You can never escape the bonds of family history, no matter how far you travel. And the skeleton of a house can carry in its bones the marrow of all that came before.

Andrew Wyeth,

Later he told me he’d been afraid to show me the painting. He thought I wouldn’t like the way he portrayed me: dragging myself across the field, fingers clutching dirt, my legs twisted behind. The arid moonscape of wheatgrass and timothy. That dilapidated house in the distance, looming up like a secret that won’t stay hidden. Faraway windows, opaque and unreadable. Ruts in the spiky grass made by an invisible vehicle, leading nowhere. Dishwater sky.

People think the painting is a portrait, but it isn’t. Not really. He wasn’t even in the field; he conjured it from a room in the house, an entirely different angle. He removed rocks and trees and outbuildings. The scale of the barn is wrong. And I am not that frail young thing, but a middle-aged spinster. It’s not my body, really, and maybe not even my head.

He did get one thing right: Sometimes a sanctuary, sometimes a prison, that house on the hill has always been my home. I’ve spent my life yearning toward it, wanting to escape it, paralyzed by its hold on me. (There are many ways to be crippled, I’ve learned over the years, many forms of paralysis.) My ancestors fled to Maine from Salem, but like anyone who tries to run away from the past, they brought it with them. Something inexorable seeds itself in the place of your origin. You can never escape the bonds of family history, no matter how far you travel. And the skeleton of a house can carry in its bones the marrow of all that came before.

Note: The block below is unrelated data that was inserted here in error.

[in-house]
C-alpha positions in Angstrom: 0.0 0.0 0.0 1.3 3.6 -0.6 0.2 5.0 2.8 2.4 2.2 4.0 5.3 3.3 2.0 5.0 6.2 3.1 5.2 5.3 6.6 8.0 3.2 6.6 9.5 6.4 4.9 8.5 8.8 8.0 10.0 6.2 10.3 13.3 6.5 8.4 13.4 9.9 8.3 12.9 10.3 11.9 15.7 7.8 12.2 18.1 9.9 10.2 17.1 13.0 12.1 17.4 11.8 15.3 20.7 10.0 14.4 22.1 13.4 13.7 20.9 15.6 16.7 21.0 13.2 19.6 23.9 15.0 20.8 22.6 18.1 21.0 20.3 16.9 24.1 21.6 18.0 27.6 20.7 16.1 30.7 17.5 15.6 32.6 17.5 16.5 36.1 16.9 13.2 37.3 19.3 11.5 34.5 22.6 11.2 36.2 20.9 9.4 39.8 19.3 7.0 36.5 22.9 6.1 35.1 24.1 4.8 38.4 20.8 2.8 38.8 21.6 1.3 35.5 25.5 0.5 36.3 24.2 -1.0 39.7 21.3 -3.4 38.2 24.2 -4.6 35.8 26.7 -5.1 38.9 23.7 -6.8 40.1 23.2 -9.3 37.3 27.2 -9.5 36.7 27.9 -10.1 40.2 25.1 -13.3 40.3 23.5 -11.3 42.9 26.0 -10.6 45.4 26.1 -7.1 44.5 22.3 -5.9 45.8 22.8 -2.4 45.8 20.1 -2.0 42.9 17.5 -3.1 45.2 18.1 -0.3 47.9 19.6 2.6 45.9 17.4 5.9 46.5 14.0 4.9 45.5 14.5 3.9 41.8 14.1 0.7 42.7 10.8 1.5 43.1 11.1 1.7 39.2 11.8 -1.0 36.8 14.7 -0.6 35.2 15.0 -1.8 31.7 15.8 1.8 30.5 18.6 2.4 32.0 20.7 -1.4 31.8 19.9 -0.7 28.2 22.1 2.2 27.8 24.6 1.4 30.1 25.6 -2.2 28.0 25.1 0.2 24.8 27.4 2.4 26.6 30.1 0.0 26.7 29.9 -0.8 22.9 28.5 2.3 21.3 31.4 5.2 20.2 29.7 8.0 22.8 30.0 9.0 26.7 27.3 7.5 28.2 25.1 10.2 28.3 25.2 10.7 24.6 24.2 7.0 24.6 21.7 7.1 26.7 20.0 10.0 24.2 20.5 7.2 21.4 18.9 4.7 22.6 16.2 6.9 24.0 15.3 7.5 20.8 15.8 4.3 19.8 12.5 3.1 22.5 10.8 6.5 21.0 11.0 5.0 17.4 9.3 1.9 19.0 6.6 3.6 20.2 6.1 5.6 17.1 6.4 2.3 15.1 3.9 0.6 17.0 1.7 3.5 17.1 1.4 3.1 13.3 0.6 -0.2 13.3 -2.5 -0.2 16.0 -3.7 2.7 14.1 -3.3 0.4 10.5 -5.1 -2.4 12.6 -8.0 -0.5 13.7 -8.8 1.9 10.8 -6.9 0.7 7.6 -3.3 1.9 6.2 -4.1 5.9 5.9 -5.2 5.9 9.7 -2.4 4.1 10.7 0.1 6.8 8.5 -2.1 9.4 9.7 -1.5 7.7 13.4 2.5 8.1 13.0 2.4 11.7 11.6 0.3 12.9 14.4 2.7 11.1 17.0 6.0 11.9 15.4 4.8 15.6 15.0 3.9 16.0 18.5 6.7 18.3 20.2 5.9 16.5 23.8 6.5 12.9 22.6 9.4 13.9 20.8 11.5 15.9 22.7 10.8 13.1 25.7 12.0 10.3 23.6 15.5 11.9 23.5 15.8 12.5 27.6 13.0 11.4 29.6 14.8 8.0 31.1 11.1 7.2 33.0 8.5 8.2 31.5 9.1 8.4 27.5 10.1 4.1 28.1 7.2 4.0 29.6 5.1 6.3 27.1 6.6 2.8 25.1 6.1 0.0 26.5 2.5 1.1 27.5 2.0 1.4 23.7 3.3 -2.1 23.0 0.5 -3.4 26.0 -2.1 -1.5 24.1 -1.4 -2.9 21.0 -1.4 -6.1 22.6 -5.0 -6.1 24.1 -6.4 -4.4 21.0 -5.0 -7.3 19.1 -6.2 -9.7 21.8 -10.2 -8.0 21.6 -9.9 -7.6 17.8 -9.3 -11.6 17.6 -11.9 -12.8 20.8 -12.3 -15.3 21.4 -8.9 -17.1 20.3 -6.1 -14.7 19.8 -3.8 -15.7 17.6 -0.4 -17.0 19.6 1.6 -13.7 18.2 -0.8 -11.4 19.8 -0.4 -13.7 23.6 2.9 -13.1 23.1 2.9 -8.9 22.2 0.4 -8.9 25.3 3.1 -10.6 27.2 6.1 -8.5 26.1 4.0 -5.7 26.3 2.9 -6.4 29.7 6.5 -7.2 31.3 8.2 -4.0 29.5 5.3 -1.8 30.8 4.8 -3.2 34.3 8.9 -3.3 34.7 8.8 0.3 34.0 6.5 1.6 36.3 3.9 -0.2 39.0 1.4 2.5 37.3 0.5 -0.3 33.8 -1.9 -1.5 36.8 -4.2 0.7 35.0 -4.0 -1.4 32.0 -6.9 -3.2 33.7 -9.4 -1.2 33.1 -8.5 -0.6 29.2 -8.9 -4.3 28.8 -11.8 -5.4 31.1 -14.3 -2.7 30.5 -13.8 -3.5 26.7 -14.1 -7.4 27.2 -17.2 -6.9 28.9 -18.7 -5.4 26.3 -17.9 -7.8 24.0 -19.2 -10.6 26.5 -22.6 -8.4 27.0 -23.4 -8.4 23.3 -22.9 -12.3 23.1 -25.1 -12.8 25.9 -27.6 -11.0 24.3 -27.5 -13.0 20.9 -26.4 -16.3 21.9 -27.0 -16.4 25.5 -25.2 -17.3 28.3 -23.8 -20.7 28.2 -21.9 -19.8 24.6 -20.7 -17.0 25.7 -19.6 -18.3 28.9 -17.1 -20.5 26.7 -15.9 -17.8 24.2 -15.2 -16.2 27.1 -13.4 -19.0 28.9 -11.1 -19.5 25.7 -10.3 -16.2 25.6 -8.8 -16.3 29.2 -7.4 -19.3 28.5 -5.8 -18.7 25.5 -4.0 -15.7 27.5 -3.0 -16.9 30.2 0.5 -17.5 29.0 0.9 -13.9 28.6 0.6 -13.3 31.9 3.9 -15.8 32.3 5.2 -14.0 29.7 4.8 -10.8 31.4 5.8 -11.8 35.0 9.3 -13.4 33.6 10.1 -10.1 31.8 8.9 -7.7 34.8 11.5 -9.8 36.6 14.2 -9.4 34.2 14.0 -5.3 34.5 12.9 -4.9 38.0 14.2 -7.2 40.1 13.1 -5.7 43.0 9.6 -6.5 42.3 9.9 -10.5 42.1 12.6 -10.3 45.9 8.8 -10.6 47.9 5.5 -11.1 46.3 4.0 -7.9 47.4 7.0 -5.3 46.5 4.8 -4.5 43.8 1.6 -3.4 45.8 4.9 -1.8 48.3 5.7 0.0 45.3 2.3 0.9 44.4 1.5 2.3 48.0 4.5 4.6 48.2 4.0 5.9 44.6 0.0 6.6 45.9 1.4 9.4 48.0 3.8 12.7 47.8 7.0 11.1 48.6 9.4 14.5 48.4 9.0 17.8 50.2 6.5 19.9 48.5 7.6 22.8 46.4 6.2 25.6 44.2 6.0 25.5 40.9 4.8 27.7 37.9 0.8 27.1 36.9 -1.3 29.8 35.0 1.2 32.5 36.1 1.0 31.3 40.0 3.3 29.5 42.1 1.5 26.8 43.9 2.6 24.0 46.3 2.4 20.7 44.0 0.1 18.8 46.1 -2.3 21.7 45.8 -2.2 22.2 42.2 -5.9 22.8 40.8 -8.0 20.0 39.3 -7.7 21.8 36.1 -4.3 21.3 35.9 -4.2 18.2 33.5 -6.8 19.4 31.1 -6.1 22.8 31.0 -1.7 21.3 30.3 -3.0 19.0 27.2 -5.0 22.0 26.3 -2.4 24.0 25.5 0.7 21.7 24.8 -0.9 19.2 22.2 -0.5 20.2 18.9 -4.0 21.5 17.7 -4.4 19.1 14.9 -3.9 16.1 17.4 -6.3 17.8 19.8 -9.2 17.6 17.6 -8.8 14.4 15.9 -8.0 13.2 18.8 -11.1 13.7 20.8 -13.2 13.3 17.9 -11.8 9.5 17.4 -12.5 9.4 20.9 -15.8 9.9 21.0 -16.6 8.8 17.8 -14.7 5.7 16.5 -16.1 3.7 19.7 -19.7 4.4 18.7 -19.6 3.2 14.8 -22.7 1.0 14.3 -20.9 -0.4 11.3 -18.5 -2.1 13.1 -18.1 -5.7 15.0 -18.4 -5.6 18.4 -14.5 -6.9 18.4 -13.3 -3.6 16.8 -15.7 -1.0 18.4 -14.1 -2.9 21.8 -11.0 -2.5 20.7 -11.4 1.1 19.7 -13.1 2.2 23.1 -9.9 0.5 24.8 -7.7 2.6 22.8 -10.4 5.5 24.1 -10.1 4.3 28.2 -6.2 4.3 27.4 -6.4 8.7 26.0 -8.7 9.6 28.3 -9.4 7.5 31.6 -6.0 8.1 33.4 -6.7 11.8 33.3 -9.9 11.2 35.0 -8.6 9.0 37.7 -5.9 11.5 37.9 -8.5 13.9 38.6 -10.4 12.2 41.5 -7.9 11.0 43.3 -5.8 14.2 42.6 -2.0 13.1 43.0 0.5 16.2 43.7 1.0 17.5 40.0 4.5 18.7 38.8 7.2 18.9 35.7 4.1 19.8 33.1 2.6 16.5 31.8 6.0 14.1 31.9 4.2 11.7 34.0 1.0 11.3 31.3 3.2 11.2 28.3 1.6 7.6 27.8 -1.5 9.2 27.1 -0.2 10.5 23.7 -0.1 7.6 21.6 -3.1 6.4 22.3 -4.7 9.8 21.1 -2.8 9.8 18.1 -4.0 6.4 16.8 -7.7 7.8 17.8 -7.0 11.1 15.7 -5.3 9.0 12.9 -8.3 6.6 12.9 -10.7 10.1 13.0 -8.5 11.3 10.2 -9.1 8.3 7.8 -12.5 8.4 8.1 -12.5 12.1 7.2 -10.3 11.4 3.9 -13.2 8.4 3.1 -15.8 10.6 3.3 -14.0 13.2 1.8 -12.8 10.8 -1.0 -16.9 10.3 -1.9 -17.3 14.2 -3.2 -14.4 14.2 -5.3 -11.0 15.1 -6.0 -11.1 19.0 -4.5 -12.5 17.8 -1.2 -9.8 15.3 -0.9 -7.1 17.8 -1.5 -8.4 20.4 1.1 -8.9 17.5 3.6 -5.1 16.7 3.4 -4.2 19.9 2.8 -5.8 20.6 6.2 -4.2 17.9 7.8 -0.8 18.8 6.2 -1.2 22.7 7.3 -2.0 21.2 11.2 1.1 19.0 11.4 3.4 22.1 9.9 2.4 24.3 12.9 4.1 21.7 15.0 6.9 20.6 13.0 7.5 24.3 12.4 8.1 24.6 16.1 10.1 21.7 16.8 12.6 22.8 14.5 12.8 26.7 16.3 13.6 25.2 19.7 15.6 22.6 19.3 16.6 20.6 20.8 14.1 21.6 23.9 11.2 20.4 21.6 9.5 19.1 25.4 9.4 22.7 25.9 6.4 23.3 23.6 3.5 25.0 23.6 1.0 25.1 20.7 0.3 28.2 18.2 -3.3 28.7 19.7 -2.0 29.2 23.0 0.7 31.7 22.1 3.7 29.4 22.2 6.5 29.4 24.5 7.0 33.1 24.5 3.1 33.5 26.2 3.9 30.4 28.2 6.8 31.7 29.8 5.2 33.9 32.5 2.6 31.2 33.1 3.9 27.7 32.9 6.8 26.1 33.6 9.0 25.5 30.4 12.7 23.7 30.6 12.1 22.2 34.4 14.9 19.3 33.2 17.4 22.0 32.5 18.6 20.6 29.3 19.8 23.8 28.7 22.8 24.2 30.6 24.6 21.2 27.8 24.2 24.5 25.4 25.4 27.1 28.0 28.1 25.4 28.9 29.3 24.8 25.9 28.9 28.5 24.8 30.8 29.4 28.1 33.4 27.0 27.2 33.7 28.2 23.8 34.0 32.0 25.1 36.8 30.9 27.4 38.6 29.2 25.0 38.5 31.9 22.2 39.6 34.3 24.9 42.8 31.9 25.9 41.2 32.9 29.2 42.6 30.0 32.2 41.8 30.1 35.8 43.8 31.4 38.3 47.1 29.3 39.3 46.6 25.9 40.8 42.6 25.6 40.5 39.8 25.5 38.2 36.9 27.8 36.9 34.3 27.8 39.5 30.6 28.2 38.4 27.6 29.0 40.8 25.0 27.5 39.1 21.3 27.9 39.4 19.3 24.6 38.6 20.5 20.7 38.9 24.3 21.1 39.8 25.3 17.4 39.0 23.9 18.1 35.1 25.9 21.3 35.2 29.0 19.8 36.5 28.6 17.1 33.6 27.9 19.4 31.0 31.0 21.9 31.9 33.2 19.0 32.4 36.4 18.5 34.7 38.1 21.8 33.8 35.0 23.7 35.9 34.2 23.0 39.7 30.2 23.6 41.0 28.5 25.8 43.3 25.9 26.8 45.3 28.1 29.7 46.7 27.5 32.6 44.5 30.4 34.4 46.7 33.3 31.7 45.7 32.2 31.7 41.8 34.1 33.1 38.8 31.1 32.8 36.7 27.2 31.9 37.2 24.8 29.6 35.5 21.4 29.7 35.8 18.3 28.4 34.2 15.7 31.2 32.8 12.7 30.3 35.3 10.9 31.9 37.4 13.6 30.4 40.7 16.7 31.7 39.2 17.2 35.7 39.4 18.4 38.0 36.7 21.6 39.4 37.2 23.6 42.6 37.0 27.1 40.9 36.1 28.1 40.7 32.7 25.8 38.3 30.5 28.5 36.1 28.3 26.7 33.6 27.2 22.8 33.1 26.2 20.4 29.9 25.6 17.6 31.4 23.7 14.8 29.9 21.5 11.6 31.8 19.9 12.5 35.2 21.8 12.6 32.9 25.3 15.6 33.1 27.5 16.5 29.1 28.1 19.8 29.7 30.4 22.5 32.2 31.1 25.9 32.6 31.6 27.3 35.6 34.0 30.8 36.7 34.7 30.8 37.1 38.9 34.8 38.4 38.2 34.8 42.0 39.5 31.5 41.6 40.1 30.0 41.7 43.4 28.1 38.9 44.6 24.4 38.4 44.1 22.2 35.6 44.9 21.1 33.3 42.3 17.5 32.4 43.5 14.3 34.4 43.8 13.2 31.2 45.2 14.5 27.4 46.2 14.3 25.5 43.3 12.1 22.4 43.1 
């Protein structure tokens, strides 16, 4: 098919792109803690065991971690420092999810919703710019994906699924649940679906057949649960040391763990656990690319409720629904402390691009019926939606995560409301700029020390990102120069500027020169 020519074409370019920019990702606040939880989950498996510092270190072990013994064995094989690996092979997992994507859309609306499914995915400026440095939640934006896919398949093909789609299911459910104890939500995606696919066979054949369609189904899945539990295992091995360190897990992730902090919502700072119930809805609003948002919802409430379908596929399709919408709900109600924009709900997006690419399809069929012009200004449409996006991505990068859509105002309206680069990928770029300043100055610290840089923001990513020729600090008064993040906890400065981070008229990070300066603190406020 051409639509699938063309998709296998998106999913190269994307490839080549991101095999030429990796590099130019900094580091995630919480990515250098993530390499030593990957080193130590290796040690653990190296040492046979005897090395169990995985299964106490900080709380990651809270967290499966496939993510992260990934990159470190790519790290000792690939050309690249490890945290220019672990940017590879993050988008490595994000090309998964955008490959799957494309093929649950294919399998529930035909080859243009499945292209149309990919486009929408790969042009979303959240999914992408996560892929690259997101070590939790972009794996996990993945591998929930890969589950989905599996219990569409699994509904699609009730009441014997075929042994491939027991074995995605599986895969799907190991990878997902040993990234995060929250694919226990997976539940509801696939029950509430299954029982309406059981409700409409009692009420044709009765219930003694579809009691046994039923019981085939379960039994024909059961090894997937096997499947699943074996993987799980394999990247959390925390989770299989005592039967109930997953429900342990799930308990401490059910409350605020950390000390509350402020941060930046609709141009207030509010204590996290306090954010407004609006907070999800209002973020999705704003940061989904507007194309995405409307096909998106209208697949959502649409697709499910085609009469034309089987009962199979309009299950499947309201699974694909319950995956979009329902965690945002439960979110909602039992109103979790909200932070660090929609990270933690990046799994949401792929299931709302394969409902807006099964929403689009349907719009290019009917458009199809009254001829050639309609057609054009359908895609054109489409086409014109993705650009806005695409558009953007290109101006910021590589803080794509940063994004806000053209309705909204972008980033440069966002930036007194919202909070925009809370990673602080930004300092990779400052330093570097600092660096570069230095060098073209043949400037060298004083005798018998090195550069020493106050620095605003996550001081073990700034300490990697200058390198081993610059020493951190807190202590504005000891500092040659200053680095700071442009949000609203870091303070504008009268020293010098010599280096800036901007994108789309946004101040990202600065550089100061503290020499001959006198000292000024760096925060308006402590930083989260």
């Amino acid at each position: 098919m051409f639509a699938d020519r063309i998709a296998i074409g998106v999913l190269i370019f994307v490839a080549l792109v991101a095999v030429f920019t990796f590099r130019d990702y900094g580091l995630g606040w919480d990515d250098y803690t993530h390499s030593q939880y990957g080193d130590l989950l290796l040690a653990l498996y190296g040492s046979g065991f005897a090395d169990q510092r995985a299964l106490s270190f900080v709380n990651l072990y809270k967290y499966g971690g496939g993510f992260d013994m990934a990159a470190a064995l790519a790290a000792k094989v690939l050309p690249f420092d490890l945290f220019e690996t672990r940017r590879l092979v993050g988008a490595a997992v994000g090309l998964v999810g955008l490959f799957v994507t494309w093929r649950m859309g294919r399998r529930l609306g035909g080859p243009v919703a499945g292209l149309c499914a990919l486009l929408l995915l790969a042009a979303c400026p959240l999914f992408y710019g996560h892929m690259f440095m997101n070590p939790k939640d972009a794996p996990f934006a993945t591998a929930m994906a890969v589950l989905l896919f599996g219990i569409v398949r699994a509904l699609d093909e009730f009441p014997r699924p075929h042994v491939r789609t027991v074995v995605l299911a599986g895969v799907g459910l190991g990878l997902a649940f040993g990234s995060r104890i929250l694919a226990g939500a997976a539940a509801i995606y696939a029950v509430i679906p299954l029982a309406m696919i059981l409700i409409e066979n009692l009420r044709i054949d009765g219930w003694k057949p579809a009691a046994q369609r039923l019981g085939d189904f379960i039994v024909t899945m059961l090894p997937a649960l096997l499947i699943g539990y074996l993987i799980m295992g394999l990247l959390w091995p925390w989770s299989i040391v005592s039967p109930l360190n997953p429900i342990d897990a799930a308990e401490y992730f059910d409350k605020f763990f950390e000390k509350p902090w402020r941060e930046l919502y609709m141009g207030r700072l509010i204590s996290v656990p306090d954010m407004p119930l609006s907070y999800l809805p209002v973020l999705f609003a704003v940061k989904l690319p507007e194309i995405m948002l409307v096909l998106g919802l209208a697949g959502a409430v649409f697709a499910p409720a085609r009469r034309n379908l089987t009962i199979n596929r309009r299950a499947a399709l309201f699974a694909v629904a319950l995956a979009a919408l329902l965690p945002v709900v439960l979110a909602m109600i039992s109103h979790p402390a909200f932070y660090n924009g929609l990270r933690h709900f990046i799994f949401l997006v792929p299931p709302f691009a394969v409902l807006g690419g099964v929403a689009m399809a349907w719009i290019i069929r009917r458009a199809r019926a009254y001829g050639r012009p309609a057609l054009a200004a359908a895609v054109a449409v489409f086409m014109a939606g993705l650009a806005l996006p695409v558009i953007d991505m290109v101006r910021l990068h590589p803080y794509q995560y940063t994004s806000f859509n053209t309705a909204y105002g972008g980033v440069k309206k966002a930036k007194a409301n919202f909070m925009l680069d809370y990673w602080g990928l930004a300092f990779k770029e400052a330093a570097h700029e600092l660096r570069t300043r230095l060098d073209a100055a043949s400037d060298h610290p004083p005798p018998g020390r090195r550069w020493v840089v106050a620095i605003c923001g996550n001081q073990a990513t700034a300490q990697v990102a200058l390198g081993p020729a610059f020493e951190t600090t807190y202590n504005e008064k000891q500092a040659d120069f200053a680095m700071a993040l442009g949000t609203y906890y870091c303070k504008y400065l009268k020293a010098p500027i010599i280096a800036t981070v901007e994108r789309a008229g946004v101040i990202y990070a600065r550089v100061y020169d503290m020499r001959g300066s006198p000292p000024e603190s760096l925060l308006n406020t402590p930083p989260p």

Who are you, Christina Olson? he asked me once.

Nobody had ever asked me that. I had to think about it for a while.

~ Christina Baker Kline, from Prologue of “A Piece of the World: A Novel


Art: Christina’s World is a 1948 painting by American painter Andrew Wyeth, and one of the best-known American paintings of the middle 20th century. The woman in the painting is Anna Christina Olson (3 May 1893 – 27 January 1968). She is likely to have suffered from Charcot–Marie–Tooth disease, a genetic polyneuropathy. Wyeth was inspired to create the painting when he saw her crawling across a field while he was watching from a window in the house. Wyeth had a summer home in the area and was on friendly terms with Olson, using her and her younger brother as the subjects of paintings from 1940 to 1968. Although Olson was the inspiration and subject of the painting, she was not the primary model—Wyeth’s wife Betsy posed as the torso of the painting.[4] Olson was 55 at the time Wyeth created the work. (Source: Wiki)

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